Johann Pannach (1824-64), a Wend from Rachlau, eight kilometres south-east of Bautzen, arrived in Melbourne aboard the Pribislaw in February 1850. After two years in Victoria, during which time he spent five months brickmaking with fellow Pribislaw passenger Carl Traugott Hoehne, then cleared and grubbed timber, before spending four months on the Mt Alexander goldfields, he moved to South Australia.
Pannach recorded his emigration experiences in letters he wrote back to his family in Upper Lusatia during the early 1850s, three of which were published in Wendish newspapers there at the time. He wrote on the one hand about the difficulties of emigration, such as the voyage, life in a foreign country and coping with a new language, but on the other of the benefits of life in Australia and his great joy at meeting the newly arrived Wends who arrived aboard the Helene in December 1851. He also included advice for intending emigrants.
Pannach was at first disillusioned with Australia, but soon changed his mind and with £ 250 gained from gold mining was able to pay off his debts and purchase land at Lights Pass, near Nuriootpa in the Barossa Valley. He had first travelled to South Australia after hearing of the arrival in Adelaide of the Helene. An elder brother Andreas, sister Agnes and Andreas’ wife Maria arrived aboard the Helene, along with at least 90 other Wends, including Johann’s future wife Anna Gude, from Doehlen. Johann’s three other sisters – Magdalene, Maria and Anna – also emigrated and settled in Australia.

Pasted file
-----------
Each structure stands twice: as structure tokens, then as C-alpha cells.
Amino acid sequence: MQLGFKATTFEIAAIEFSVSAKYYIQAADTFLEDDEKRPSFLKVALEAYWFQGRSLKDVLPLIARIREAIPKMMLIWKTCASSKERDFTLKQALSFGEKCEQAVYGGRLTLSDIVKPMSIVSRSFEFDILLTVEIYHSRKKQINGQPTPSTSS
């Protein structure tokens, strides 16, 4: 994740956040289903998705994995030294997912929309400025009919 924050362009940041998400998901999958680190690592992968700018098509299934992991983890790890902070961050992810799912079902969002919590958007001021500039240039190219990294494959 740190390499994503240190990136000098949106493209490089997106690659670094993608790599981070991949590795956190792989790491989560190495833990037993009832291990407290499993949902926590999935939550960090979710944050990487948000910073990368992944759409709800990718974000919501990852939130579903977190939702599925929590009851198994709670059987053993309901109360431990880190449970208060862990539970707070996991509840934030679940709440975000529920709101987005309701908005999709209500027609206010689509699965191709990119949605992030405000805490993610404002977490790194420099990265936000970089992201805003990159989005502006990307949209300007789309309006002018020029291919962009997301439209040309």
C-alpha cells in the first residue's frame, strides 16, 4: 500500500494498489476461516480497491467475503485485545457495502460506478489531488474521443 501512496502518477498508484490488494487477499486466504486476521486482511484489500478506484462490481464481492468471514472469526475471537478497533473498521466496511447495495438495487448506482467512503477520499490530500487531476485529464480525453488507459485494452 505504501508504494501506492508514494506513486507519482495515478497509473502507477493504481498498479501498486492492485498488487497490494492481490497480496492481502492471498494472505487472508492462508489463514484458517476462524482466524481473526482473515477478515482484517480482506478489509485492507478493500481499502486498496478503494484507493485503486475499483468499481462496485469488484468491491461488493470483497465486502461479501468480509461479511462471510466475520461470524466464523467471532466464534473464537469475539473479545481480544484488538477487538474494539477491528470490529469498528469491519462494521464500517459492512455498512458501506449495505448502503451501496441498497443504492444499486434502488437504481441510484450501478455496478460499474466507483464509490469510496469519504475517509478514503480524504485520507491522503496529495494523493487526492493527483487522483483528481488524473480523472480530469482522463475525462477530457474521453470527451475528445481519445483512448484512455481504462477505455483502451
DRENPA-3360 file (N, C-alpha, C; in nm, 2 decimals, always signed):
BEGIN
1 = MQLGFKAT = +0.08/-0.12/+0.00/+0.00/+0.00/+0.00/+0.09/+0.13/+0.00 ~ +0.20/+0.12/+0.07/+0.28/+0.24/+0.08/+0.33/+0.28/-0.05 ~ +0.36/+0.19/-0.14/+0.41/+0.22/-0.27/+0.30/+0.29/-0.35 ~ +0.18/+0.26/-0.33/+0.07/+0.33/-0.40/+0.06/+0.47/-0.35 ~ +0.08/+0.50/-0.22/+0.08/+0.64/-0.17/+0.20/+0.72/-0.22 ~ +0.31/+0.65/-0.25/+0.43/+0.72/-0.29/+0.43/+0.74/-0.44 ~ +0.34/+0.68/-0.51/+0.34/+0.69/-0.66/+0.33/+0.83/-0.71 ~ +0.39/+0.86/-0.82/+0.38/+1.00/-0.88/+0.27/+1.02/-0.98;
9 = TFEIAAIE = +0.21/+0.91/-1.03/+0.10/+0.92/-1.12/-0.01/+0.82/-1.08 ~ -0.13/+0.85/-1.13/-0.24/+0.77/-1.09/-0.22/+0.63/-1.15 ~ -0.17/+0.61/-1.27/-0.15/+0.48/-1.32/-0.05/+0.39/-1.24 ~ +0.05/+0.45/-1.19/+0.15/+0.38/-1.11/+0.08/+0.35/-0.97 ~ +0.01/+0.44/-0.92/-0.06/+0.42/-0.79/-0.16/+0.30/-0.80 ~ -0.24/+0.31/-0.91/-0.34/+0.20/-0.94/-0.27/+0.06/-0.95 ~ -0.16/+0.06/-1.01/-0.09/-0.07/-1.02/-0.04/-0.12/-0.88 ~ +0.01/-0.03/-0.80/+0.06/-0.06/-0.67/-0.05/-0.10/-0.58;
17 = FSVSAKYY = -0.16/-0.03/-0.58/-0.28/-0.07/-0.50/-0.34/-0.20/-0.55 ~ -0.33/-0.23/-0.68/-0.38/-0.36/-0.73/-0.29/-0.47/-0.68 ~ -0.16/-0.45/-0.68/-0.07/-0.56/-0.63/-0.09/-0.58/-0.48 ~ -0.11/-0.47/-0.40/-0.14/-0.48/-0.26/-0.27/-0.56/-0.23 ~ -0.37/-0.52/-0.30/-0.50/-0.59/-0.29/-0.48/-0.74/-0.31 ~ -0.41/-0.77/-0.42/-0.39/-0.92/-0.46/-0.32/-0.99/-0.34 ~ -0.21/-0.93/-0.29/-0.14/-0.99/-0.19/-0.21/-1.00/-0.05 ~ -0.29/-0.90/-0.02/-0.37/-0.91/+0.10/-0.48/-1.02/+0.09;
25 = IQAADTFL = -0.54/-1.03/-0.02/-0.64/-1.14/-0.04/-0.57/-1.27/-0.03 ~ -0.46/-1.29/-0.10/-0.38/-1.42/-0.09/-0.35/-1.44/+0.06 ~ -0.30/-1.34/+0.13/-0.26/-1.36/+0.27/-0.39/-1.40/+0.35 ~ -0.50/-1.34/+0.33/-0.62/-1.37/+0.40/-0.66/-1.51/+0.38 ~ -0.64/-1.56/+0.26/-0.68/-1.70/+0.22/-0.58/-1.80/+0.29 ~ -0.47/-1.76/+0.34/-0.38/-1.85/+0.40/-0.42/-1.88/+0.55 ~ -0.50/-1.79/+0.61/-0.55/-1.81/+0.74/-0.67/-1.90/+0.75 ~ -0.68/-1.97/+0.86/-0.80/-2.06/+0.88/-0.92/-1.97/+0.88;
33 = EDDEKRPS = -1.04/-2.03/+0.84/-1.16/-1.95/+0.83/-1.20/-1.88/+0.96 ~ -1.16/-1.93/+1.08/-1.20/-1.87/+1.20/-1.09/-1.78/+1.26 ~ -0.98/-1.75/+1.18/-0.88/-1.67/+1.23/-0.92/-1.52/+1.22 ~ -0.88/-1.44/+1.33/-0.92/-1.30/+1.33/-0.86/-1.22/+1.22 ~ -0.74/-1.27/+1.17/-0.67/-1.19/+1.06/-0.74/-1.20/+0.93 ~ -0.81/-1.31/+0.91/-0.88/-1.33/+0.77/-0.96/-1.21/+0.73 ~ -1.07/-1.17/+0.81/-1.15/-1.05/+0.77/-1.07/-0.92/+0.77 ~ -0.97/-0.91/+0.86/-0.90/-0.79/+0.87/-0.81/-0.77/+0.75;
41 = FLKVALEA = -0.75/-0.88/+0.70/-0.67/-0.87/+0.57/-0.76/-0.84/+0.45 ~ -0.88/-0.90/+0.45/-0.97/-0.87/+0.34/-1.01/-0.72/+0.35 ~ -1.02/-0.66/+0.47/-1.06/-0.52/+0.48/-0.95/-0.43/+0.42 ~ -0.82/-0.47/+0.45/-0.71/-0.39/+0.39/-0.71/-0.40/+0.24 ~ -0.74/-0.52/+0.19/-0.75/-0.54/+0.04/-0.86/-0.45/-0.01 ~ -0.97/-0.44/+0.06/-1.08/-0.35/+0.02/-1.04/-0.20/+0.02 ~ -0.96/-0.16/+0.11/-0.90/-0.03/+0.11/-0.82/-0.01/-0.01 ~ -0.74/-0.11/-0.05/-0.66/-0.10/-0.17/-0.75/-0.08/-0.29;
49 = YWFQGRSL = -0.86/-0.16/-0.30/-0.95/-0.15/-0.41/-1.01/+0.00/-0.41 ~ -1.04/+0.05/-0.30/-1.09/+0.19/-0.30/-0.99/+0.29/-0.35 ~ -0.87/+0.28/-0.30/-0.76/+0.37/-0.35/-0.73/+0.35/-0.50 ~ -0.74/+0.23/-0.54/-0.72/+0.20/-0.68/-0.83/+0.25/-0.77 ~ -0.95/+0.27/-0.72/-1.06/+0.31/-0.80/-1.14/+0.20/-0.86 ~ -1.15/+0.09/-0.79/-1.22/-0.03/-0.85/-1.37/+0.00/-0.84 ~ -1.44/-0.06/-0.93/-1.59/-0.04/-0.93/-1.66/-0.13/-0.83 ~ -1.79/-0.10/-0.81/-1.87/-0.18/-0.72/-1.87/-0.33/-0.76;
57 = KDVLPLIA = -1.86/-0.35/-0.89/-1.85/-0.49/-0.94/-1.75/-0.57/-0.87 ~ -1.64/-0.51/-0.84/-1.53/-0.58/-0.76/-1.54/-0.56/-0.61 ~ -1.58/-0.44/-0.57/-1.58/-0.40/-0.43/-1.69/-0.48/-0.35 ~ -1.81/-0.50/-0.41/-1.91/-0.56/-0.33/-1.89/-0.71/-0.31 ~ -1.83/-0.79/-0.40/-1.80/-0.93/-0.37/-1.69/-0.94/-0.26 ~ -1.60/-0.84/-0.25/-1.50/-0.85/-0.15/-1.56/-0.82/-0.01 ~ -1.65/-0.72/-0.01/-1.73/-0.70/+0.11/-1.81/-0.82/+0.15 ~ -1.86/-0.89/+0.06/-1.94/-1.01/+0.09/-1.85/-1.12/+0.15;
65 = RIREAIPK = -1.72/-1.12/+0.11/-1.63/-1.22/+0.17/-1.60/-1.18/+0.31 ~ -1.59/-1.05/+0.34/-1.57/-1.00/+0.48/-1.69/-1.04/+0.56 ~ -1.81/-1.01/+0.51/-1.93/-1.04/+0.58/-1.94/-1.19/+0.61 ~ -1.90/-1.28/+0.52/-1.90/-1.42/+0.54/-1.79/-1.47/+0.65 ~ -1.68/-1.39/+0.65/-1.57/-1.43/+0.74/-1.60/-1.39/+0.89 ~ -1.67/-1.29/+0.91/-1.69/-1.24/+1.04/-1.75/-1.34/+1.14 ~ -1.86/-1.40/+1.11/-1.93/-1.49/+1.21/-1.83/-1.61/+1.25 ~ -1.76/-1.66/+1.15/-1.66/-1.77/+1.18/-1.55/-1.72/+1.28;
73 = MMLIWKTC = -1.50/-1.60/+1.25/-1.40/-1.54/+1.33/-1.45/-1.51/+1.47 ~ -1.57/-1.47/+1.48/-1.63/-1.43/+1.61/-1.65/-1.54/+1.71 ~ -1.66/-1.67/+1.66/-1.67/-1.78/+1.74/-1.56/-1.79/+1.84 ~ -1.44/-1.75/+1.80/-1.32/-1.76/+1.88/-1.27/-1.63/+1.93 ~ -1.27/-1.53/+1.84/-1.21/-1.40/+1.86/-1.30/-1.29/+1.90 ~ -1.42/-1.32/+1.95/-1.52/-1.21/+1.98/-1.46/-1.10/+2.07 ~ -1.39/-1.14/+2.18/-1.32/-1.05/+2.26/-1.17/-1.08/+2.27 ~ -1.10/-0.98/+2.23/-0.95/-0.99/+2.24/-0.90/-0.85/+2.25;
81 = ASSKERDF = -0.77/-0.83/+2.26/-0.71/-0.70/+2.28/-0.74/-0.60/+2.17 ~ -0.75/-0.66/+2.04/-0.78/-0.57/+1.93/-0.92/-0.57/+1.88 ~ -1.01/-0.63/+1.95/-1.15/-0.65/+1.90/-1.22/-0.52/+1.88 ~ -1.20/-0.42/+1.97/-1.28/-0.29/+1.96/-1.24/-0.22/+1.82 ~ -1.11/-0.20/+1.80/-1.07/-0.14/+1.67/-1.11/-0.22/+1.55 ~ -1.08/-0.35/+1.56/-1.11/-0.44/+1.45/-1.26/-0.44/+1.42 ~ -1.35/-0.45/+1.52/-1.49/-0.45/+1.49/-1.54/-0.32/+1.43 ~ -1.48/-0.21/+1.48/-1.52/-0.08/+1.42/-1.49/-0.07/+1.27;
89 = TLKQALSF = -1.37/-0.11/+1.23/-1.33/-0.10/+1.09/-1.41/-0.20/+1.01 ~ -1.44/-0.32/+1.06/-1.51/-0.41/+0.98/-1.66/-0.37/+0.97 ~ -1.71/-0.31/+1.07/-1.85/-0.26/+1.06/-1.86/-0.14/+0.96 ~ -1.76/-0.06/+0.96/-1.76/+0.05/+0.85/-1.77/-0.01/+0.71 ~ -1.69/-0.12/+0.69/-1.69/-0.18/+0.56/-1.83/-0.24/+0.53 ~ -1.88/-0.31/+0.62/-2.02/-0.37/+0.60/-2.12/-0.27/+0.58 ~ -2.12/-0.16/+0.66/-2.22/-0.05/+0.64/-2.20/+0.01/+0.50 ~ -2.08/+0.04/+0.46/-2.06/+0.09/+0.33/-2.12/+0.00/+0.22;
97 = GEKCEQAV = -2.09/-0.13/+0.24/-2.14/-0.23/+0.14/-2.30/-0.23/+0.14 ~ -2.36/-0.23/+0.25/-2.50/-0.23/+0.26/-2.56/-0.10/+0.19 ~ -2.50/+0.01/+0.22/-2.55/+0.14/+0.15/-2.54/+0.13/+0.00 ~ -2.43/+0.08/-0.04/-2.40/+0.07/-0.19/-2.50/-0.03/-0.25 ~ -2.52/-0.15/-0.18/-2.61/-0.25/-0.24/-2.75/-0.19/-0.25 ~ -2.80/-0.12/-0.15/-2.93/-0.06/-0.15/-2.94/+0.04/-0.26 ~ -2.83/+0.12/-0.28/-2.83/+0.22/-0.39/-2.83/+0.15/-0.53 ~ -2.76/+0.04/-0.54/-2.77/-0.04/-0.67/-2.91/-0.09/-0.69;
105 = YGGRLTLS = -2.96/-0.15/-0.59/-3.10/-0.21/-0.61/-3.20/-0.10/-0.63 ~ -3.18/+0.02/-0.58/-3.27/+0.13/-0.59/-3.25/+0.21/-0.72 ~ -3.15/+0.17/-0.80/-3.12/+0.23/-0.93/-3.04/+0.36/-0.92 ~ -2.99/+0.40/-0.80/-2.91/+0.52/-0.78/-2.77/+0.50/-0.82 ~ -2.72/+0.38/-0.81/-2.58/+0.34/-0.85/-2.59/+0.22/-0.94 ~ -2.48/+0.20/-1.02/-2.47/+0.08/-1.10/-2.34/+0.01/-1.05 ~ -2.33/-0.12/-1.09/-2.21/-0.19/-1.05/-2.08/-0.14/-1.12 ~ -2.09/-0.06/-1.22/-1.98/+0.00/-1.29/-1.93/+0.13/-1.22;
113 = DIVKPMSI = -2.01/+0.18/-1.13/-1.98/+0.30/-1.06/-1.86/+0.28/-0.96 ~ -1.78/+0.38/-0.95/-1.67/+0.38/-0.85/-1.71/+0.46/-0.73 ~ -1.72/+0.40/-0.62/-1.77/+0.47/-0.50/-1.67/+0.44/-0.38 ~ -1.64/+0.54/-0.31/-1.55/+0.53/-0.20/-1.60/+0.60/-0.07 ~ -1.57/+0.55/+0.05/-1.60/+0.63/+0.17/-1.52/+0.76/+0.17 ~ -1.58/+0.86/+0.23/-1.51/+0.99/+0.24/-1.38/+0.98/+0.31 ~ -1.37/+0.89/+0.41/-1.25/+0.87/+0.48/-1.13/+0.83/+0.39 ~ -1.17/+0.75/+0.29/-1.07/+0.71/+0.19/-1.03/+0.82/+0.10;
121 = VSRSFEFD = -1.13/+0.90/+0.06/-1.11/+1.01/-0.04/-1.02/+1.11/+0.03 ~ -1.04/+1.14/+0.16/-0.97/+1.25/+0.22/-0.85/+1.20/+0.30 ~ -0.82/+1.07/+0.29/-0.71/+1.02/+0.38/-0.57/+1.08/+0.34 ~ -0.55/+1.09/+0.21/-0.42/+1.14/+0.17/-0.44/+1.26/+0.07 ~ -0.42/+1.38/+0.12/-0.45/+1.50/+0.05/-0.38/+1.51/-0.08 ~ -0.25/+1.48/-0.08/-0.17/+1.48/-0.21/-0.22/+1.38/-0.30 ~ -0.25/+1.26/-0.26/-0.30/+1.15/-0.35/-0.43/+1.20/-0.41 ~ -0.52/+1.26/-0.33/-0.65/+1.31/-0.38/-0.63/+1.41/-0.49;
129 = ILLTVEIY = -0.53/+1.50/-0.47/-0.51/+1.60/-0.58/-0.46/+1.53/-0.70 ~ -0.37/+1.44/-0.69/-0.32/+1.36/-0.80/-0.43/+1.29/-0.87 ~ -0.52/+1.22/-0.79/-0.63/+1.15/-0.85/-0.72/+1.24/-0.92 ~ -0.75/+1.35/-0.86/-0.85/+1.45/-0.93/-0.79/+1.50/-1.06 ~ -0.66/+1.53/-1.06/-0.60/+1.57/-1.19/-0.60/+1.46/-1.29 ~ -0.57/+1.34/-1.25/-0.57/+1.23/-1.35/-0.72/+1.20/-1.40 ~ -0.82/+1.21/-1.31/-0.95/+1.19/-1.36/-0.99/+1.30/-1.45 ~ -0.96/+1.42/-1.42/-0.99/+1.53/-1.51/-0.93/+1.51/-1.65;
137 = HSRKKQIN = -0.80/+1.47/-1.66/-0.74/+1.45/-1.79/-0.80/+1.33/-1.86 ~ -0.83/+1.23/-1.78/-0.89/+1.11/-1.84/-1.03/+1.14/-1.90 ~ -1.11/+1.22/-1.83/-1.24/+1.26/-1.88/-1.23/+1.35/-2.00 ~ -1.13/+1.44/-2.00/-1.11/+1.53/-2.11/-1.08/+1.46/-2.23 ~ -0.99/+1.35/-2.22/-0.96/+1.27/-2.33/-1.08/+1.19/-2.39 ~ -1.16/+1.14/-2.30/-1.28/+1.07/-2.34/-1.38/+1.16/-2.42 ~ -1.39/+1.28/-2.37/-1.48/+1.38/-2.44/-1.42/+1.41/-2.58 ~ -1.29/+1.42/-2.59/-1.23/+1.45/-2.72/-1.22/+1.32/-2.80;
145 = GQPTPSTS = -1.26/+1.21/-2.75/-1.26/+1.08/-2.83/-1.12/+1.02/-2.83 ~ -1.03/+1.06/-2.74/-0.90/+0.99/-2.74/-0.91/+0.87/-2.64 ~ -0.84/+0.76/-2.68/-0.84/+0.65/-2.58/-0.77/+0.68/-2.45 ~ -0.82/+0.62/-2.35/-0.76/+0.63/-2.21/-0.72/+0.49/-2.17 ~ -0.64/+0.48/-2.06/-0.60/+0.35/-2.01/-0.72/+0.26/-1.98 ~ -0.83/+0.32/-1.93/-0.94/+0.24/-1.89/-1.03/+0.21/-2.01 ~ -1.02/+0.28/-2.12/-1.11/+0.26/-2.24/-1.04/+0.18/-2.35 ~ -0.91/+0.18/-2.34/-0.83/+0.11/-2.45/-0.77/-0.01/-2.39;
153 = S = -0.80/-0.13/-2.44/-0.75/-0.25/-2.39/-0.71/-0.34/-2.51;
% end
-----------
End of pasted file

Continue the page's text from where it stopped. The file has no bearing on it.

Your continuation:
On 28 May 1852, while living at Lights Pass, Pannach was naturalized as a South Australian citizen. His occupation was given as farmer. Soon after, on 3 July 1852, he purchased 80 acres nearby at Ebenezer (Section 3006, Hundred of Belvidere) for £ 80. In December 1852, he visited Portland to see his future wife Anna, who had moved there with many of the Helene Wends, including her sister Maria and her husband Johann Mirtschin. Pannach spent Christmas there and he and Anna, who was then aged 23, were married at Bethany, South Australia on 12 April 1853. Anna, born 1829, was the daughter of Adam and Agnes (nee Deutschmann) Gude.
In august 1853, Pannach wrote home to Germany from Ebenezer refuting Hoehne’s negative accounts of Australia. In 1855 he purchased two nearby allotments – Sections 46 and 3000 in the Hundred of Belvidere – both 77 acres. Soon after he sold Section 3006 to Johann Zwar and Andreas Kleinig for £ 400. In 1859, he paid £ 400 for 80 acres at Angas Park (Section 55, Hundred of Mooroomoo) near Angaston and moved his family there.
Johann Pannach and his wife had seven children, although only four survived infancy. He died of bowel inflammation at Angas Park on 26 October 1864, aged 39. He was buried in the Immanuel Lutheran Cemetery, Lights Pass. Anna, who did not remarry, died on 16 July 1893 aged 63 and was buried with Johann.
Source: From Hamburg to Hobsons Bay (1999)